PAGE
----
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Washington Huskies' Zakhari Spears is an SI All-American Candidate

Defensive back from California needs only added size to become an elite player in college.

Zakahri Spears, from Loyola High School in Southern California, fits the mold of the supremely athletic tall cornerback that has become coveted by NFL general managers.

Spears is a natural defender who is comfortable going stride for stride with receivers and using his length to disrupt balls coming into the catch radius. Once he steps on to campus, Spears will compete for major snaps.

Spears is an SI All-American candidate.

John Garcia, SI director of football recruiting, has broken down the corner's game.

Prospect: Zakhari Spears

Status: SI All-American candidate

Vitals: 6-foot-2, 180 pounds

Position: Cornerback

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School: Loyola, Los Angeles (Calif.)

Committed to: Washington

Projected position: Cornerback

Frame: Long and lean right now. Monster wingspan. With additional weight, he’ll look like a pro at the collegiate level.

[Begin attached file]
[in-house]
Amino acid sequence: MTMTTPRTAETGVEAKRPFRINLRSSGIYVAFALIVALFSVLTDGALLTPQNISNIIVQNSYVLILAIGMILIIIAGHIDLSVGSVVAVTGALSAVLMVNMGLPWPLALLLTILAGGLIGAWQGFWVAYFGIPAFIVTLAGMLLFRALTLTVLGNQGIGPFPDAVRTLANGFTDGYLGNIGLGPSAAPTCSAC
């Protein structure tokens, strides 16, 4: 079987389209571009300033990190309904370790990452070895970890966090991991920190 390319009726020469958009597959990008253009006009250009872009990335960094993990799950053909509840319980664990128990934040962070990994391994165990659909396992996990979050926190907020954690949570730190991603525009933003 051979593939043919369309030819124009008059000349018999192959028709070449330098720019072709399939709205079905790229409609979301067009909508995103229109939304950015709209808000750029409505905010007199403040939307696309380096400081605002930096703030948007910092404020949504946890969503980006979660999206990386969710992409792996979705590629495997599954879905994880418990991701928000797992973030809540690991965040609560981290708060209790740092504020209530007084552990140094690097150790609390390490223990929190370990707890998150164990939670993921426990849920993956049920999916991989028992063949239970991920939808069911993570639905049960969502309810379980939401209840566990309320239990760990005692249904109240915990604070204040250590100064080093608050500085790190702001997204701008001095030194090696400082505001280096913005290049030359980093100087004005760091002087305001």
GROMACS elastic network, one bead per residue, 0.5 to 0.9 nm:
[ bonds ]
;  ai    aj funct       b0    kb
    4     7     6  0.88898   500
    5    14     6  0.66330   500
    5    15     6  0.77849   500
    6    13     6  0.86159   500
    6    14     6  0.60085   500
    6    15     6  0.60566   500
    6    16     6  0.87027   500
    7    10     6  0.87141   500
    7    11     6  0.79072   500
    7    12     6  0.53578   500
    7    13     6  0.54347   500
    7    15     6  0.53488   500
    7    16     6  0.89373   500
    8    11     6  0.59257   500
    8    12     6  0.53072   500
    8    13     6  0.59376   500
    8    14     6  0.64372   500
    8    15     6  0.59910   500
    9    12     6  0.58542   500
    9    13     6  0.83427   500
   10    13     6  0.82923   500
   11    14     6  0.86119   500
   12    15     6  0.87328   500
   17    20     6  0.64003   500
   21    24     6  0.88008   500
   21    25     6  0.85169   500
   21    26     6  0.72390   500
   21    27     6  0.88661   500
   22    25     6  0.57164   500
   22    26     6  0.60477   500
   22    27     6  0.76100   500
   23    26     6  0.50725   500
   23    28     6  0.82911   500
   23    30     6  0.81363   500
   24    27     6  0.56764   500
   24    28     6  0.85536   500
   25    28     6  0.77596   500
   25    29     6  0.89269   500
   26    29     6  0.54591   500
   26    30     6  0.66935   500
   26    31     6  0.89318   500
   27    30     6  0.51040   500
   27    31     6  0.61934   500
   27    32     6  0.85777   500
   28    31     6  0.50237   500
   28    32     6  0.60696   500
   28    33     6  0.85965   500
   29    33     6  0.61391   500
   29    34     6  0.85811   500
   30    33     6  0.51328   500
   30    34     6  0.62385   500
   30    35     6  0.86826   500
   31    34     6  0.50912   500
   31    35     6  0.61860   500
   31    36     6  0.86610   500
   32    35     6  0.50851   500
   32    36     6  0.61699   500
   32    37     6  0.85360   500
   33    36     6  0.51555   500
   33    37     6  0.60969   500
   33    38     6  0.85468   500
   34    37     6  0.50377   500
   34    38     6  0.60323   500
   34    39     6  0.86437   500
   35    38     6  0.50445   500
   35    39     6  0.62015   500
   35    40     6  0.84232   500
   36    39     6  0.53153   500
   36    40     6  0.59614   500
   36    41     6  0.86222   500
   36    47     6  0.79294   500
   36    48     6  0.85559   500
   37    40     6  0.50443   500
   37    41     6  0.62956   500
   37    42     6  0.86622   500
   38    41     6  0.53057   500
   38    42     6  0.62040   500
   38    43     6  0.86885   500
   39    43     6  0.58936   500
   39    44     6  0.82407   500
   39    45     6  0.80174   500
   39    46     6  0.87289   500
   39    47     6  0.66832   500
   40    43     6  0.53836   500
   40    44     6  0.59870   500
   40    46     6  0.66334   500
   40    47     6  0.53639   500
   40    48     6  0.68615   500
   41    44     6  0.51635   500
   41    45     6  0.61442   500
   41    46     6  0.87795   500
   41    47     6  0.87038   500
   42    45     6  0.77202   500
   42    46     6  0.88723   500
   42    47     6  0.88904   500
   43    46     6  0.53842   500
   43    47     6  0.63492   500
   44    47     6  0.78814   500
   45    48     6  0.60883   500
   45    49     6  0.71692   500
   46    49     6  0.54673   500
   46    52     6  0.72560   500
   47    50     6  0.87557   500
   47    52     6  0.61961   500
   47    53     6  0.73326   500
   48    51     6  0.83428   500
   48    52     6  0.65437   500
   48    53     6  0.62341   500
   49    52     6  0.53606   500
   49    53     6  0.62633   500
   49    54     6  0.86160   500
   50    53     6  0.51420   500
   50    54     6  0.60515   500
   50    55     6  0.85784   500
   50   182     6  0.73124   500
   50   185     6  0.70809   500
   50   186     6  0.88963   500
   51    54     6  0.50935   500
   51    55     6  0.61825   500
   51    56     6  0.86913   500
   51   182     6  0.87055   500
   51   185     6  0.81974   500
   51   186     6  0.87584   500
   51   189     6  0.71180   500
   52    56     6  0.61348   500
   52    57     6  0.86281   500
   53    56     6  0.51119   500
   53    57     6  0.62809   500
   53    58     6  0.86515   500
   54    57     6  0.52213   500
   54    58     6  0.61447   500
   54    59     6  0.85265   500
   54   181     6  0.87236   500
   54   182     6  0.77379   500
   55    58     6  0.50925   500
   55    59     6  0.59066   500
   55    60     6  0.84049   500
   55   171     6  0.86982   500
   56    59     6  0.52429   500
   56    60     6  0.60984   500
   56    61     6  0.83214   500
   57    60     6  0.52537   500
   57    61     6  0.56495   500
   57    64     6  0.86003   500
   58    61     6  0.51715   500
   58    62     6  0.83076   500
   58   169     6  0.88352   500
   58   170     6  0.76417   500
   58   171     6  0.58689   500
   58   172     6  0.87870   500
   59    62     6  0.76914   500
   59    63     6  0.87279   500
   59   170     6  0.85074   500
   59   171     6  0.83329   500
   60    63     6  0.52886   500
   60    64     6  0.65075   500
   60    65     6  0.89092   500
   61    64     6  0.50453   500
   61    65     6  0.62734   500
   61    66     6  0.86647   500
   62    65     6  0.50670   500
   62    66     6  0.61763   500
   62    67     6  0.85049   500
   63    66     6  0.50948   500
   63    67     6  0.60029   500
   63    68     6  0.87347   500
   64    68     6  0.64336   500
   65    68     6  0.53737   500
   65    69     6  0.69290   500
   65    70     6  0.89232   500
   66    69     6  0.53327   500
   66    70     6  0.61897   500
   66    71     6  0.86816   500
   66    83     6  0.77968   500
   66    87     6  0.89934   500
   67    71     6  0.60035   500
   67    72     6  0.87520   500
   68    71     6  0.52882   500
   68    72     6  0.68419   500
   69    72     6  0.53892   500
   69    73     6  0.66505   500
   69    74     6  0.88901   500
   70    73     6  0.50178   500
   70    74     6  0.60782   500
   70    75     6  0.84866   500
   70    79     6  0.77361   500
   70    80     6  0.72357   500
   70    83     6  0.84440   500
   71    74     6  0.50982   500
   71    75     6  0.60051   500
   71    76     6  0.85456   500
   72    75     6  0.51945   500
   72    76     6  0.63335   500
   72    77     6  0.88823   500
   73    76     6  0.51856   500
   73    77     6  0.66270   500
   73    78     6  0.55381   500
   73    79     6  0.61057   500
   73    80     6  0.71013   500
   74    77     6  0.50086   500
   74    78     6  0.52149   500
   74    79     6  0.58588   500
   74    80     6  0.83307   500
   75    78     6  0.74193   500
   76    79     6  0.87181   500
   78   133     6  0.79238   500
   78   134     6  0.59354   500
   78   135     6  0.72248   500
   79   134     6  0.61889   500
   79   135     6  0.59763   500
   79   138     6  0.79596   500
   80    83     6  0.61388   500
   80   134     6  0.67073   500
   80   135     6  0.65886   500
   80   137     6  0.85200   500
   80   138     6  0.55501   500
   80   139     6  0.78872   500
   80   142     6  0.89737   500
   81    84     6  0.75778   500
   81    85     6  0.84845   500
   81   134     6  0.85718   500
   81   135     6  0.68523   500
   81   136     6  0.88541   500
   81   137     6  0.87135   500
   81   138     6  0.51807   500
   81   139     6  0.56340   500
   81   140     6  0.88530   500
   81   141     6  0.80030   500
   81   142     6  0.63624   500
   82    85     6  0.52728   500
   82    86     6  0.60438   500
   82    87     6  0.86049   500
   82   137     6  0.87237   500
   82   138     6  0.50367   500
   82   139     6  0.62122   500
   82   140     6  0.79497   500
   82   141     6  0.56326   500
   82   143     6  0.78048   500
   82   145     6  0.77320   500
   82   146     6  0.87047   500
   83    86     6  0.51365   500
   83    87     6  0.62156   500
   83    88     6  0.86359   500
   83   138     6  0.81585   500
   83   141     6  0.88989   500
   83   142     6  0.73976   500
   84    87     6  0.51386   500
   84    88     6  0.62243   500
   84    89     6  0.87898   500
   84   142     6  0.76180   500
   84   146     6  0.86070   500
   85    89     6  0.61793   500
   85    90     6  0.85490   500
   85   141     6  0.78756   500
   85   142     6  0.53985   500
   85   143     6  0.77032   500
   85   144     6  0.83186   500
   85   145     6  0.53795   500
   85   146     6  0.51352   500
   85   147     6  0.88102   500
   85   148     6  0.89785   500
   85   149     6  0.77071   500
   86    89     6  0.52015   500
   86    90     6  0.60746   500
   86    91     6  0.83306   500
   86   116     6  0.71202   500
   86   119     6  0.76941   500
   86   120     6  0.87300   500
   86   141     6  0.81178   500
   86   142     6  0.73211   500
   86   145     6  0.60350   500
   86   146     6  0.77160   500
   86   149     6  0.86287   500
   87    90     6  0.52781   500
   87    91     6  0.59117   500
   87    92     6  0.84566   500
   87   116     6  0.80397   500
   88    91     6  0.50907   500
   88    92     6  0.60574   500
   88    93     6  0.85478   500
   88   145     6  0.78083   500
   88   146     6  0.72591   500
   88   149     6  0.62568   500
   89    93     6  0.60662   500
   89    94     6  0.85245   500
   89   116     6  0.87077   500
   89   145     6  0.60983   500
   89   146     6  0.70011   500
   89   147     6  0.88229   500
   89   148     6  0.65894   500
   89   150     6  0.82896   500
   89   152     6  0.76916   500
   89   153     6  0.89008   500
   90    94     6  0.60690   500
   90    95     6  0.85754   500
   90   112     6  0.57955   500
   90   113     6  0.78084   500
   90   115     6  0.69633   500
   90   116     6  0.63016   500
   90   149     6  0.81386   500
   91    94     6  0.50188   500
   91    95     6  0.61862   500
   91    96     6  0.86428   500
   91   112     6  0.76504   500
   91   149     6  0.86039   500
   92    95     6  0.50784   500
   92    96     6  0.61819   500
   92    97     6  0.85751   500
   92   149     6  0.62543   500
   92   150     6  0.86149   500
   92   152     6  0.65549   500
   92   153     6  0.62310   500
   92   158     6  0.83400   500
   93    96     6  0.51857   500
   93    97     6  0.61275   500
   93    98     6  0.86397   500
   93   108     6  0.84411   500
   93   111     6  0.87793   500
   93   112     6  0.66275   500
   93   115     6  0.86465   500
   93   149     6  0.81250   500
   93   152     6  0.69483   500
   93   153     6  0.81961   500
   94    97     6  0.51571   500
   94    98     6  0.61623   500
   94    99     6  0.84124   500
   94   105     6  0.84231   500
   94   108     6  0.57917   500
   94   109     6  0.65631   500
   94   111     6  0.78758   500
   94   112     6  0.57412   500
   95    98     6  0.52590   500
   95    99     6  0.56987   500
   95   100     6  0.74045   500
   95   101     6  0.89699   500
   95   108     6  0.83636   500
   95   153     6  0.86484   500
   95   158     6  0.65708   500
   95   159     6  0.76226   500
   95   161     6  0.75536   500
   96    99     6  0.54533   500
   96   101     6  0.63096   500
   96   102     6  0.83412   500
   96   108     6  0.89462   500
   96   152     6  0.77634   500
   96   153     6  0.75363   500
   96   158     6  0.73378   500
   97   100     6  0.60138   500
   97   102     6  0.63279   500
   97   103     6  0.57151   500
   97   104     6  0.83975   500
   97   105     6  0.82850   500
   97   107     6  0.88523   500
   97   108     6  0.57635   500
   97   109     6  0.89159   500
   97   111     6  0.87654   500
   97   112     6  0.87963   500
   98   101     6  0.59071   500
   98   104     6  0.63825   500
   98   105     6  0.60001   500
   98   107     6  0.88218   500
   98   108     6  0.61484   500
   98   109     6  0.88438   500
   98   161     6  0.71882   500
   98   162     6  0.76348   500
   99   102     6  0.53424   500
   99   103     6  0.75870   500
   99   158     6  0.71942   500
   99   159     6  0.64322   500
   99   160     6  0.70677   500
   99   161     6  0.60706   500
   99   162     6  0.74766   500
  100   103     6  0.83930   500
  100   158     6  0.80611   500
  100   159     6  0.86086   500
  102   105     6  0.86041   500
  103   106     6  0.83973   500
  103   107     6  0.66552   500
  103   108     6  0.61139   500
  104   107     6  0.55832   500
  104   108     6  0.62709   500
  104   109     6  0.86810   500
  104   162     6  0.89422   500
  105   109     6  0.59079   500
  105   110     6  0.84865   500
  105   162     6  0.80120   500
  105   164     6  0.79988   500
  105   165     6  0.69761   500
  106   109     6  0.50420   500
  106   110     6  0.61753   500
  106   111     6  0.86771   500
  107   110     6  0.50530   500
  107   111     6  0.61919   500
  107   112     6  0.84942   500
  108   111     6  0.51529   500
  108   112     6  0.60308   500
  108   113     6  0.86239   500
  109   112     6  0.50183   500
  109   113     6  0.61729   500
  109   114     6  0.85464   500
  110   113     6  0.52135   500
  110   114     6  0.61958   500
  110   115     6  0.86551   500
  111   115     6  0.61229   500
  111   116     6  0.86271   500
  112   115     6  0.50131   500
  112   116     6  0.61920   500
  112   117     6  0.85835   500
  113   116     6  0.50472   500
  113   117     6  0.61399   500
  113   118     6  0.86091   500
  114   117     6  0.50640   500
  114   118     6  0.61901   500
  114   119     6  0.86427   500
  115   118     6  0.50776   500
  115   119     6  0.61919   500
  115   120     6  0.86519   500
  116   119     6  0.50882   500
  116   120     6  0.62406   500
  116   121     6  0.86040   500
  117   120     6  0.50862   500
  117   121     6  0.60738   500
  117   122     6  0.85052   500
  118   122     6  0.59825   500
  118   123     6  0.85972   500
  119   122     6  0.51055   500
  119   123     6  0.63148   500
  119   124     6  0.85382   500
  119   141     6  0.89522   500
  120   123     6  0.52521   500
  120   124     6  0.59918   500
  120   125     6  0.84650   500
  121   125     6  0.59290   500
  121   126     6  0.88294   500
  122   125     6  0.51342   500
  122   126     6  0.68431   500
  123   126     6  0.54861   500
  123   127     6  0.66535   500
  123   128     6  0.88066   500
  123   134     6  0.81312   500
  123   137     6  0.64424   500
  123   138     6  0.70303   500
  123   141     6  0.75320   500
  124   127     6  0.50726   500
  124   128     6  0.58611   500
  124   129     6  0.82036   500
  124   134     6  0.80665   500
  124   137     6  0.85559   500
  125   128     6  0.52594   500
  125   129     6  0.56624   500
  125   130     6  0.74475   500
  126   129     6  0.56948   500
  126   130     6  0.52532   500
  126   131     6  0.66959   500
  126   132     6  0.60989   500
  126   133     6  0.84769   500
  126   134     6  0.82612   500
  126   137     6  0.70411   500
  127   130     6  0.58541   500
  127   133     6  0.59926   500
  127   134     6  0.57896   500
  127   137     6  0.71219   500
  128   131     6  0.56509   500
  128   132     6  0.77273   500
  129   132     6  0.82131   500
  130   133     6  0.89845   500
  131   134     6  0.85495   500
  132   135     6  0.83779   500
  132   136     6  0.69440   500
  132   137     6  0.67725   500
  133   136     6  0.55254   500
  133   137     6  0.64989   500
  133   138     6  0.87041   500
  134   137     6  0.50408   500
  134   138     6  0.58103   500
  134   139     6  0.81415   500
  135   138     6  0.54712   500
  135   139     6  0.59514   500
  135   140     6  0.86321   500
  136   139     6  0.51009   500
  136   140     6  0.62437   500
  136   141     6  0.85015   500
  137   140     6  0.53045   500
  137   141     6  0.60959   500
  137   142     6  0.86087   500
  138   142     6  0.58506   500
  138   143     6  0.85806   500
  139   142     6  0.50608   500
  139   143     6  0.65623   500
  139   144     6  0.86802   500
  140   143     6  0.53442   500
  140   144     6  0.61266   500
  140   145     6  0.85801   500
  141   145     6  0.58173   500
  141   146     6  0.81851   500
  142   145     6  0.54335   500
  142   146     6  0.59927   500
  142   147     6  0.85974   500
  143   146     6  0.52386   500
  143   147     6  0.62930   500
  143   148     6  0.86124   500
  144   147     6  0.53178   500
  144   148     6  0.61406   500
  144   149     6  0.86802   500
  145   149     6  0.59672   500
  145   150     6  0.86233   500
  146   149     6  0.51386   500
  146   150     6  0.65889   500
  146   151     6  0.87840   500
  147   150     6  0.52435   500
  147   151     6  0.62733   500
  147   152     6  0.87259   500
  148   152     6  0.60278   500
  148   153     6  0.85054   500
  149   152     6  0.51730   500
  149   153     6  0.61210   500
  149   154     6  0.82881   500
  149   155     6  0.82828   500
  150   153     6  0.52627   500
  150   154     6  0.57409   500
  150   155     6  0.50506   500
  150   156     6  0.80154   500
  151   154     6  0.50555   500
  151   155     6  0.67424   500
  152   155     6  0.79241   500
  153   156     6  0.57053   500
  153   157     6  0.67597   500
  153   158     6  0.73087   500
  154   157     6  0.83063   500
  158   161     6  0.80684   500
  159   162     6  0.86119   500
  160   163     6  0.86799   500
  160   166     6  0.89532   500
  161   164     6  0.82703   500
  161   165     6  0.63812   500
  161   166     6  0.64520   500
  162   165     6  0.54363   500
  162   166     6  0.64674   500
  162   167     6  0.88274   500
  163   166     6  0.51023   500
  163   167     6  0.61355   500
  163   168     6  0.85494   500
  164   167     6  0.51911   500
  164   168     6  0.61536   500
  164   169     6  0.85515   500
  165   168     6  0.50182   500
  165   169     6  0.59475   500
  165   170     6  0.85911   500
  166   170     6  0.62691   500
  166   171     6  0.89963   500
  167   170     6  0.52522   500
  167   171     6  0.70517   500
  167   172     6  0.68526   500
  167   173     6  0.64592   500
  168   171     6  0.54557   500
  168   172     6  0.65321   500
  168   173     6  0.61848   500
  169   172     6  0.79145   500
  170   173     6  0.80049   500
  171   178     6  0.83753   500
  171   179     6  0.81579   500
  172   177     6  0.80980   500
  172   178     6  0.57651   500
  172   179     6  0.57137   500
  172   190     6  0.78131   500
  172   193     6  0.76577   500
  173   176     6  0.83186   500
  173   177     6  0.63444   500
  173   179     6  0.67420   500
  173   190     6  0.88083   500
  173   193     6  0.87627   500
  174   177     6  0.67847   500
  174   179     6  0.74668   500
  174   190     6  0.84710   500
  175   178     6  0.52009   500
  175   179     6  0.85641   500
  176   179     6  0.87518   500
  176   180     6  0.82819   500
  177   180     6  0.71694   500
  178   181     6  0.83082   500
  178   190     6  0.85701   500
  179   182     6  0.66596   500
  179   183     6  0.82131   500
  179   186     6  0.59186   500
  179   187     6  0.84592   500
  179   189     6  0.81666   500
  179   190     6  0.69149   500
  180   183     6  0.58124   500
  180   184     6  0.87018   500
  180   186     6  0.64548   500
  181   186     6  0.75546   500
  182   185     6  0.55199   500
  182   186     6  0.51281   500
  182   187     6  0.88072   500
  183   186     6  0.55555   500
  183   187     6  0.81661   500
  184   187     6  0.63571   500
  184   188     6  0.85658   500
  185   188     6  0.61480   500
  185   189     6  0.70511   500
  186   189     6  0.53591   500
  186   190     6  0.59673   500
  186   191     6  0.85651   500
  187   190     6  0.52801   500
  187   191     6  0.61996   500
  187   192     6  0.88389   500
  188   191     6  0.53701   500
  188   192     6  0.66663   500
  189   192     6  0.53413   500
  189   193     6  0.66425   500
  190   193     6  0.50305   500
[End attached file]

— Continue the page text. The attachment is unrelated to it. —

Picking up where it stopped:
Athleticism: Attacks 50-50 balls with supreme confidence, rightfully so with his enormous tip radius. More physical than most lanky corners his age. Runs fairly well relative to size, with above-average track marks in sprints as well as the high jump.

Instincts: Spears is definitely a peeker when it comes to zone responsibilities, running the risk (he’s content betting on himself) of gifting the receiver separation. He knows his height and size can be used against him, so he compensates with a mindfully low center of gravity in his stance, and throughout the play.

Polish: More than a capable tackler. Rolls the dice at times, but trusts his range to bring him back into contention for every ball between 3-4 seconds of hang time. He jumps down to defend the flat like it’s his own front porch.

Bottom line: Spears looks best as a deep third coverage specialist, but he’s also a proven flat defender and a sure tackler. He plays with confidence, and for good reason, since his long arms and zone-friendly range keep him in the play when the quarterback thinks he has him beat. Adding strength and some mass could be his ticket to relatively early playing time at the Power Five level.